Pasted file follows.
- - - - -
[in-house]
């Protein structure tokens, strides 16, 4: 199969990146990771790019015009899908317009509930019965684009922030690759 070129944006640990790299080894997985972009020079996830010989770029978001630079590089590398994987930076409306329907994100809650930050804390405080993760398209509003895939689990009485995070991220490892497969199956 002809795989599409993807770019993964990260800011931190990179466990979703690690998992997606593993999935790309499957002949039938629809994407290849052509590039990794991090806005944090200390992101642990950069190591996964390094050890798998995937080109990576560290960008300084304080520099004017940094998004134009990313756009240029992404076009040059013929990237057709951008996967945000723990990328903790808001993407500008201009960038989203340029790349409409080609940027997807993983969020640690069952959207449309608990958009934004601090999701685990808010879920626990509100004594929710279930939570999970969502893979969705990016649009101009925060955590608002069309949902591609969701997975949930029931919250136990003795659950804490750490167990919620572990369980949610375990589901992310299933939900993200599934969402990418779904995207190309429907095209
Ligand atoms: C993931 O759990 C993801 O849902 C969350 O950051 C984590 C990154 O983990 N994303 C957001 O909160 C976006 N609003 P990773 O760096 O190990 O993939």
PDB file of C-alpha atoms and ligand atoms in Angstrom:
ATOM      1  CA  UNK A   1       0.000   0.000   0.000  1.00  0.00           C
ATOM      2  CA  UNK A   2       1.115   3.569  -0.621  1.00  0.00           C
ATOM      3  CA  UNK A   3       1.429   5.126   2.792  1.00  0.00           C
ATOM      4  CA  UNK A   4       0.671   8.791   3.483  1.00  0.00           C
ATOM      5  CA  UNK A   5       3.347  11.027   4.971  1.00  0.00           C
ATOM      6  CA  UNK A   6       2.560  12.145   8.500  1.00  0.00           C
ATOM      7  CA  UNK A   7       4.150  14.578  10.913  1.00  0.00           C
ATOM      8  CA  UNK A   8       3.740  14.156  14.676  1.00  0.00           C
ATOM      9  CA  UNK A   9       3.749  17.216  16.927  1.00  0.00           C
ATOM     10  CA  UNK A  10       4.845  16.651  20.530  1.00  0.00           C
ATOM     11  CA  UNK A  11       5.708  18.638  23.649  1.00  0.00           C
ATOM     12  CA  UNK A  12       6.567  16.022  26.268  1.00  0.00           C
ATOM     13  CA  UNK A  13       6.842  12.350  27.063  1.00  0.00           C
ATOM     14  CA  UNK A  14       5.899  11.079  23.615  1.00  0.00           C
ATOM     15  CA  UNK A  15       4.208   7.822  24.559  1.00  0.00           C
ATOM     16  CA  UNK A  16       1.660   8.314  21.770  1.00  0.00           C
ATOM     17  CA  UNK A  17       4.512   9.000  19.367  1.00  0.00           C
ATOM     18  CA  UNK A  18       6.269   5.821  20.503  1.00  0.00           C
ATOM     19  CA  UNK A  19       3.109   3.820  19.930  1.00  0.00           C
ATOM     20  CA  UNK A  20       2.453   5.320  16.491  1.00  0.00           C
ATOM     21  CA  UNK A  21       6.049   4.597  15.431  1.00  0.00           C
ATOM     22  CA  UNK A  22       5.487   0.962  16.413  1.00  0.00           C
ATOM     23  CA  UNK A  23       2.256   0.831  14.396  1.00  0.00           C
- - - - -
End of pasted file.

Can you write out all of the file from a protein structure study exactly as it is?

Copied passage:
[in-house]
């Protein structure tokens, strides 16, 4: 199969990146990771790019015009899908317009509930019965684009922030690759 070129944006640990790299080894997985972009020079996830010989770029978001630079590089590398994987930076409306329907994100809650930050804390405080993760398209509003895939689990009485995070991220490892497969199956 002809795989599409993807770019993964990260800011931190990179466990979703690690998992997606593993999935790309499957002949039938629809994407290849052509590039990794991090806005944090200390992101642990950069190591996964390094050890798998995937080109990576560290960008300084304080520099004017940094998004134009990313756009240029992404076009040059013929990237057709951008996967945000723990990328903790808001993407500008201009960038989203340029790349409409080609940027997807993983969020640690069952959207449309608990958009934004601090999701685990808010879920626990509100004594929710279930939570999970969502893979969705990016649009101009925060955590608002069309949902591609969701997975949930029931919250136990003795659950804490750490167990919620572990369980949610375990589901992310299933939900993200599934969402990418779904995207190309429907095209
Ligand atoms: C993931 O759990 C993801 O849902 C969350 O950051 C984590 C990154 O983990 N994303 C957001 O909160 C976006 N609003 P990773 O760096 O190990 O993939």
PDB file of C-alpha atoms and ligand atoms in Angstrom:
ATOM      1  CA  UNK A   1       0.000   0.000   0.000  1.00  0.00           C
ATOM      2  CA  UNK A   2       1.115   3.569  -0.621  1.00  0.00           C
ATOM      3  CA  UNK A   3       1.429   5.126   2.792  1.00  0.00           C
ATOM      4  CA  UNK A   4       0.671   8.791   3.483  1.00  0.00           C
ATOM      5  CA  UNK A   5       3.347  11.027   4.971  1.00  0.00           C
ATOM      6  CA  UNK A   6       2.560  12.145   8.500  1.00  0.00           C
ATOM      7  CA  UNK A   7       4.150  14.578  10.913  1.00  0.00           C
ATOM      8  CA  UNK A   8       3.740  14.156  14.676  1.00  0.00           C
ATOM      9  CA  UNK A   9       3.749  17.216  16.927  1.00  0.00           C
ATOM     10  CA  UNK A  10       4.845  16.651  20.530  1.00  0.00           C
ATOM     11  CA  UNK A  11       5.708  18.638  23.649  1.00  0.00           C
ATOM     12  CA  UNK A  12       6.567  16.022  26.268  1.00  0.00           C
ATOM     13  CA  UNK A  13       6.842  12.350  27.063  1.00  0.00           C
ATOM     14  CA  UNK A  14       5.899  11.079  23.615  1.00  0.00           C
ATOM     15  CA  UNK A  15       4.208   7.822  24.559  1.00  0.00           C
ATOM     16  CA  UNK A  16       1.660   8.314  21.770  1.00  0.00           C
ATOM     17  CA  UNK A  17       4.512   9.000  19.367  1.00  0.00           C
ATOM     18  CA  UNK A  18       6.269   5.821  20.503  1.00  0.00           C
ATOM     19  CA  UNK A  19       3.109   3.820  19.930  1.00  0.00           C
ATOM     20  CA  UNK A  20       2.453   5.320  16.491  1.00  0.00           C
ATOM     21  CA  UNK A  21       6.049   4.597  15.431  1.00  0.00           C
ATOM     22  CA  UNK A  22       5.487   0.962  16.413  1.00  0.00           C
ATOM     23  CA  UNK A  23       2.256   0.831  14.396  1.00  0.00           C